Nice try. 

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5 hours ago, Soidog said:

When they use terms such as

 

5 hours ago, Soidog said:

You’d think they had the same immigration laws as the U.K. or Australia the way they talk - Utter nonsense. 

It appears you believe that this was written by Thais. "they"

It wasn't. 

Just written by a professional farang journo who gets paid to "write" stuff.

I also think it is a lot easier for us to live here than for a Thai family to decide they want to live in Australia. I just showed up here 12 years ago and stayed.

We put Thais through a huge process just to go to Oz on a simple holiday.

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2 hours ago, DWiener said:

Love the generous use of the word 'pristine' when describing various beaches. I just spent a month in Phuket, a week or so in Krabi, and another month now in Koh Samui. NONE of Thailands beaches are pristine. No matter where you go there is rubbish somewhere on the beach or nearby.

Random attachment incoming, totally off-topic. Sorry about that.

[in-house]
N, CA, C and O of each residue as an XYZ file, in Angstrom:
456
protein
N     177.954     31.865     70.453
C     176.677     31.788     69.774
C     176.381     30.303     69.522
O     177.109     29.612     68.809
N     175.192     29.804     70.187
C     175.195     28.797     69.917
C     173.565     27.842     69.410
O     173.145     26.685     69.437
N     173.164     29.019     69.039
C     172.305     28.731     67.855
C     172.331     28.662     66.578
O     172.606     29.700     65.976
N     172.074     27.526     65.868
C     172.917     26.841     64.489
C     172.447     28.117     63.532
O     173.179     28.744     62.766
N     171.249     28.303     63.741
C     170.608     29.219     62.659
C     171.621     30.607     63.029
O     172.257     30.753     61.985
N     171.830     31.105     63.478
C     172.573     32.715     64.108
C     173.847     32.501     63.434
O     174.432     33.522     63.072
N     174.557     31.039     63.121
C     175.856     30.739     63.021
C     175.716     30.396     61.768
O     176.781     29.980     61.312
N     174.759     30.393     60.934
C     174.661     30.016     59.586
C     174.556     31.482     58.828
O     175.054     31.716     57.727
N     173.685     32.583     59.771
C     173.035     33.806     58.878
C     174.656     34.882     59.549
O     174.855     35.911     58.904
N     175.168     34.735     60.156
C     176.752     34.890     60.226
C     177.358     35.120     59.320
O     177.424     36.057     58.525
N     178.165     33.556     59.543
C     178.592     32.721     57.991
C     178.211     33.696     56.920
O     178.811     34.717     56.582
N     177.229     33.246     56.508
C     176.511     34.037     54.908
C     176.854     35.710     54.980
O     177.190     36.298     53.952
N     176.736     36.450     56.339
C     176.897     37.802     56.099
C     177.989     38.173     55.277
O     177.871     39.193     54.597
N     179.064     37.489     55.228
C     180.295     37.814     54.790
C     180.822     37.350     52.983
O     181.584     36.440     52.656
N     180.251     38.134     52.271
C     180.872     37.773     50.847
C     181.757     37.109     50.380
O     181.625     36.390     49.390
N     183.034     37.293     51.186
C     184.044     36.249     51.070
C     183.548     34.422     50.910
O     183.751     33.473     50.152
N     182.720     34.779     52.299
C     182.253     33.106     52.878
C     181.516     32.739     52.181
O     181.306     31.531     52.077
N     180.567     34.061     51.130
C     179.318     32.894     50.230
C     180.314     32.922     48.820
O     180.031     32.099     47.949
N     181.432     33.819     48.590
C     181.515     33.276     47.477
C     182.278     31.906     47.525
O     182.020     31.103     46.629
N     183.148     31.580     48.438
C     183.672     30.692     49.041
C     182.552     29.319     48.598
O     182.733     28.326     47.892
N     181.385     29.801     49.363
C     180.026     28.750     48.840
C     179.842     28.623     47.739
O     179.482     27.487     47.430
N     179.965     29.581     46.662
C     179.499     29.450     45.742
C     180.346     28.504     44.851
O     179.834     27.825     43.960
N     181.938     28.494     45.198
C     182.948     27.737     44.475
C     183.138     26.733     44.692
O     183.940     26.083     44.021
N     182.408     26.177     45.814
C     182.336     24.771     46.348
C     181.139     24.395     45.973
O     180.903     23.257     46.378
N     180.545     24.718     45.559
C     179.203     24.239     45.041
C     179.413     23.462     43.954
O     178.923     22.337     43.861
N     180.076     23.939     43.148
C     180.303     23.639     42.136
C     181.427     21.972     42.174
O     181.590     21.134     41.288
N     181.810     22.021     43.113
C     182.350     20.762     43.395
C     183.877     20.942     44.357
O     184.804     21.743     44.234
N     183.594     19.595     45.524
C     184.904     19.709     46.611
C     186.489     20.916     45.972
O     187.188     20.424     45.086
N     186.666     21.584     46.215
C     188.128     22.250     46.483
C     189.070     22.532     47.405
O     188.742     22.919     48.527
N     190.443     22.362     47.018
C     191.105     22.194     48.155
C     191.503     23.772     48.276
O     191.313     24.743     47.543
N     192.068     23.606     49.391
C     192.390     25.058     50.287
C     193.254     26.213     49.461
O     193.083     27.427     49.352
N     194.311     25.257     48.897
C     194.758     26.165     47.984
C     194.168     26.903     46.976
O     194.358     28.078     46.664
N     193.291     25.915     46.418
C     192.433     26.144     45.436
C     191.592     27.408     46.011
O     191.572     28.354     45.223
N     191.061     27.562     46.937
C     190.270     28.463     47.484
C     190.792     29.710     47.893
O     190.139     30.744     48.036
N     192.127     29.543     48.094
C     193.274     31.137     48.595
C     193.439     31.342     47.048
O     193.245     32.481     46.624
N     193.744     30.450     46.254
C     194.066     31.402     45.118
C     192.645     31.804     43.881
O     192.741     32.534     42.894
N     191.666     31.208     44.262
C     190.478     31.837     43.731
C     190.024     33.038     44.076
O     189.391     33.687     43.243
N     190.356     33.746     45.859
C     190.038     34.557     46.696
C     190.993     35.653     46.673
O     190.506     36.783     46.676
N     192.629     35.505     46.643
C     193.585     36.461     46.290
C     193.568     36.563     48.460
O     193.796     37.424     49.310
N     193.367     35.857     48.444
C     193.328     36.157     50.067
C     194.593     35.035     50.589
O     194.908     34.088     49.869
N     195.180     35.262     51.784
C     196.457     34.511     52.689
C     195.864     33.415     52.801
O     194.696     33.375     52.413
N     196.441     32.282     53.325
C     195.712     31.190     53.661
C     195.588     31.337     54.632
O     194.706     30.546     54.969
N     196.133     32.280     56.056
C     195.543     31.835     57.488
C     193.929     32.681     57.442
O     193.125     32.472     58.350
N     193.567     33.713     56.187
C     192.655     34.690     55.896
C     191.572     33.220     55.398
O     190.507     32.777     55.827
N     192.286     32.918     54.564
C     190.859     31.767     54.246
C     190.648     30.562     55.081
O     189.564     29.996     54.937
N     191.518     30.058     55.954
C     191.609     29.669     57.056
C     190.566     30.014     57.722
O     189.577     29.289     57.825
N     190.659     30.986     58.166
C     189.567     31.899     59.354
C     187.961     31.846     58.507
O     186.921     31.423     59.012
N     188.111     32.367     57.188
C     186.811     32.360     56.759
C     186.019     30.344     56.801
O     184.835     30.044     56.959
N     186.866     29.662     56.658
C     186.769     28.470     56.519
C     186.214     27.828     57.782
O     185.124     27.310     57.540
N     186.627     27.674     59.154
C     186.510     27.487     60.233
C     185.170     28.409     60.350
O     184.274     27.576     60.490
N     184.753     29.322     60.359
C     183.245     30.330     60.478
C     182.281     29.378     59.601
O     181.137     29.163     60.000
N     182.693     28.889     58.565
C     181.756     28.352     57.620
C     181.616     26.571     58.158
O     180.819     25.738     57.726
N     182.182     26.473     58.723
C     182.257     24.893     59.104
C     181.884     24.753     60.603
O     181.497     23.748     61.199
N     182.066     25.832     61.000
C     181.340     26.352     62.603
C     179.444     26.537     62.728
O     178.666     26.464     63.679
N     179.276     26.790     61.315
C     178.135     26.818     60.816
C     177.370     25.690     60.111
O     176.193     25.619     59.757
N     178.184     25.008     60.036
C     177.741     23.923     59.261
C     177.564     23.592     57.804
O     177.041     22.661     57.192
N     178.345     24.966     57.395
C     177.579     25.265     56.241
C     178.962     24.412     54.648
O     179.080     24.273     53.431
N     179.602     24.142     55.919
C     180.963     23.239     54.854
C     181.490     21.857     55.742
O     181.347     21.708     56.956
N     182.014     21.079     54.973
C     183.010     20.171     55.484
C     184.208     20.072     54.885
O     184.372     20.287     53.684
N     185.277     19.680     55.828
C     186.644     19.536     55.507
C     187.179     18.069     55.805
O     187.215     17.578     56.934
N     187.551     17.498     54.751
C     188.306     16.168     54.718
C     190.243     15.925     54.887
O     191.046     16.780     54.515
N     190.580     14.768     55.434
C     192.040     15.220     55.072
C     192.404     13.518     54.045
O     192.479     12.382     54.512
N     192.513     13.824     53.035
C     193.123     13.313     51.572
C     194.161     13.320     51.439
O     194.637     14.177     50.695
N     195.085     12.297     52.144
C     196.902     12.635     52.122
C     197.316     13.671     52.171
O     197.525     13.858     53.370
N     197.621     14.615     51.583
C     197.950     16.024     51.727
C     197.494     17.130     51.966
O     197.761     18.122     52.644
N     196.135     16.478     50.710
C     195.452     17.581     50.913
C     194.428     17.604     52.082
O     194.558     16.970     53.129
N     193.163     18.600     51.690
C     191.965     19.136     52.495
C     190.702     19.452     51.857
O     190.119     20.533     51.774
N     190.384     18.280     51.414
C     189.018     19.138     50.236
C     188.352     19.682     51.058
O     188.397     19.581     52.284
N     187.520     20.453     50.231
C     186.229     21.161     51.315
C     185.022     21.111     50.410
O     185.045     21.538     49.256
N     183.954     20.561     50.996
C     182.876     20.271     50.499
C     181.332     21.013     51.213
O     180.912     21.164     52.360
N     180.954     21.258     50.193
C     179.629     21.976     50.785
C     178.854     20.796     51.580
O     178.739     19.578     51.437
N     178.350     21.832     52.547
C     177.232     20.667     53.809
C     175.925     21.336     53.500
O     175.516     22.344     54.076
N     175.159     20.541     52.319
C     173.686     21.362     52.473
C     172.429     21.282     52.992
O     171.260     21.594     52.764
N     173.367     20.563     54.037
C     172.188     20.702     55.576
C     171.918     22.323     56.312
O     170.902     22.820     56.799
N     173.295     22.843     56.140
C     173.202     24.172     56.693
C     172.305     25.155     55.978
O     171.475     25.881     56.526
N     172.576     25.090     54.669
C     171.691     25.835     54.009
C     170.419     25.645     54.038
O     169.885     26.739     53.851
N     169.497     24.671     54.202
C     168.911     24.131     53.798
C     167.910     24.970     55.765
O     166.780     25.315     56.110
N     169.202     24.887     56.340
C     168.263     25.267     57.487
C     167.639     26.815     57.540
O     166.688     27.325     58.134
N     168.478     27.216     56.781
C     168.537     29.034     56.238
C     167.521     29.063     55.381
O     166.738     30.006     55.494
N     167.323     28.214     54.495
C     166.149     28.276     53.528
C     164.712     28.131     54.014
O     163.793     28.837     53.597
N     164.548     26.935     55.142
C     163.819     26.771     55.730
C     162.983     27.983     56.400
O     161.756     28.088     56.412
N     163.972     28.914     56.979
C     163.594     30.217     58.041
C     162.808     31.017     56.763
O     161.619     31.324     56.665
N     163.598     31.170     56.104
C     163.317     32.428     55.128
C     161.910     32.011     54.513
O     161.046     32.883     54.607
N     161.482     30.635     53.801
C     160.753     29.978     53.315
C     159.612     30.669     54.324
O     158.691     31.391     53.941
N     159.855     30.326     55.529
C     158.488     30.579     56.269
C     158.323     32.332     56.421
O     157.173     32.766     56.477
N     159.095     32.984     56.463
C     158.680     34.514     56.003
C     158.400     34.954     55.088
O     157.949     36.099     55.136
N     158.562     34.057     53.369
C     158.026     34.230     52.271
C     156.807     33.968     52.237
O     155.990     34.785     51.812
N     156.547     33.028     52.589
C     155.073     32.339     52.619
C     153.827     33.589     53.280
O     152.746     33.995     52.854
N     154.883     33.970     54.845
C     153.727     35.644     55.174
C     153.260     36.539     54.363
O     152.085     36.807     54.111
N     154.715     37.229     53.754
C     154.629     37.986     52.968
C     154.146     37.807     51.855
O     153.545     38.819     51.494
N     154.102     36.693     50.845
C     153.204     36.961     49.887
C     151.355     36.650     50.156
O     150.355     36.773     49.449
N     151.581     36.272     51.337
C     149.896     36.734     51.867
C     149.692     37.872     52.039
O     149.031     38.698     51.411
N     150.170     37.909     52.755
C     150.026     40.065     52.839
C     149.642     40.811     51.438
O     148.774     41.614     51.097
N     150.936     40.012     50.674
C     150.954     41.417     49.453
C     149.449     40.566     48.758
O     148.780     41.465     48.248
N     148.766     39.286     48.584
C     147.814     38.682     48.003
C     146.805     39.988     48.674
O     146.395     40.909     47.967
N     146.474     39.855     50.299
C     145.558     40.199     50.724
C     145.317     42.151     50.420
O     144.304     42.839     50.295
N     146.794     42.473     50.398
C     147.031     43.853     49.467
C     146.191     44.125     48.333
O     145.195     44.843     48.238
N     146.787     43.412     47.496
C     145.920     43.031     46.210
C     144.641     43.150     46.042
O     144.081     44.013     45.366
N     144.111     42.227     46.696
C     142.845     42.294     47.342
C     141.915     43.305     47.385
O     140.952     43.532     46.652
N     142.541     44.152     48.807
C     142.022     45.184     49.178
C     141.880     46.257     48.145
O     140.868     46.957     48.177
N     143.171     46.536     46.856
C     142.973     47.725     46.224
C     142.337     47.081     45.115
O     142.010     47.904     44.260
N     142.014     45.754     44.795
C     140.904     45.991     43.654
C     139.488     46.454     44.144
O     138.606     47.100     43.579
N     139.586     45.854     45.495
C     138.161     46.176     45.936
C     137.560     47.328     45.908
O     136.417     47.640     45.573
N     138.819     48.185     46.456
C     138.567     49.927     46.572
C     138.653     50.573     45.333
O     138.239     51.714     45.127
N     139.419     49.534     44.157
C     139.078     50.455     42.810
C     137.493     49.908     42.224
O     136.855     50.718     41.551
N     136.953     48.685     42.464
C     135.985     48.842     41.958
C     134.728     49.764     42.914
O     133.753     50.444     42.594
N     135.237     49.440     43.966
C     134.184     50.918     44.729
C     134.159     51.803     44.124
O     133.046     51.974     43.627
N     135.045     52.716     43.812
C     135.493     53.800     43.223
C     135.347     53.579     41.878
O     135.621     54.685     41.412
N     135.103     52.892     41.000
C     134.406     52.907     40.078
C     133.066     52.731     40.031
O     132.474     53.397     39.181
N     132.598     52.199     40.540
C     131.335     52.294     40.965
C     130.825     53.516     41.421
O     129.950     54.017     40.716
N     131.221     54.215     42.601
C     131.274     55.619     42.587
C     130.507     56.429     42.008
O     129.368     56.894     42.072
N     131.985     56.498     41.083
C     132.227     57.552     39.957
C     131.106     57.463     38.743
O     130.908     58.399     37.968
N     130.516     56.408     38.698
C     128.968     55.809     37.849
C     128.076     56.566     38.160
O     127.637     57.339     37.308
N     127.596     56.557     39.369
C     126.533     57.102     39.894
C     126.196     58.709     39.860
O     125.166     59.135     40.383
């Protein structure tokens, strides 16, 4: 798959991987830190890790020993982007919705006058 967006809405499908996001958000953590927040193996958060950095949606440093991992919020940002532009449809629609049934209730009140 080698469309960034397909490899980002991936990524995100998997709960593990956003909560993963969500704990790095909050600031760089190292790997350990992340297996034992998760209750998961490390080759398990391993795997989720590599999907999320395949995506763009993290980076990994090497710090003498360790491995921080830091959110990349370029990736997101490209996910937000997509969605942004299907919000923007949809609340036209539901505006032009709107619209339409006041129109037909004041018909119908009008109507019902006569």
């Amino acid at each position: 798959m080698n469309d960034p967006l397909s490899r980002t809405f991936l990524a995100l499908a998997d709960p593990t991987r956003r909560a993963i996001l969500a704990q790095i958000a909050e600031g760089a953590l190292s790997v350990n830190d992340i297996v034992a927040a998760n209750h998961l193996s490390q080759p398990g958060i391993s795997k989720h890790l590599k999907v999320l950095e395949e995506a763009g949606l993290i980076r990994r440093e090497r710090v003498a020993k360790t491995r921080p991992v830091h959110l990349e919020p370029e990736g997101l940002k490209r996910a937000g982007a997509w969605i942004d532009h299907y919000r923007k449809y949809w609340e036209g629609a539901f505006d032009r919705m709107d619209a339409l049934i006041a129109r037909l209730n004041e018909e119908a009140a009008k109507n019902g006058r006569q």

Nice try. 

You won't find pristine there. But you will at ThongNai Pan Koh Phangan. 

No rubbish. 

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2 hours ago, RobMuir said:

It appears you believe that this was written by Thais. "they"

It wasn't. 

Just written by a professional farang journo who gets paid to "write" stuff.

I also think it is a lot easier for us to live here than for a Thai family to decide they want to live in Australia. I just showed up here 12 years ago and stayed.

We put Thais through a huge process just to go to Oz on a simple holiday.

Actually I didn’t assume it was written by a Thai. It was written by Ann Carter which isn’t a Thai name. The reference to “They” being the person or organisation writing it! 
 

I don’t think you can compare the complexity of “us” living here to a Thai moving and living to Australia. The amount of state safety nets and health care they would receive is far higher than we get living in Thailand. I hear this same argument in relation to the U.K.  I would also add that few foreigners come to Thailand and attempt to work in English Fish & Chip shops or Thai factories. Many Thais visit countries like the U.K., Australia, Japan and South Korea on tourist visas and disappear in to shops, factories, restaurants and massage parlours never to be seen again. That’s why those governments are more stringent for long term visitors.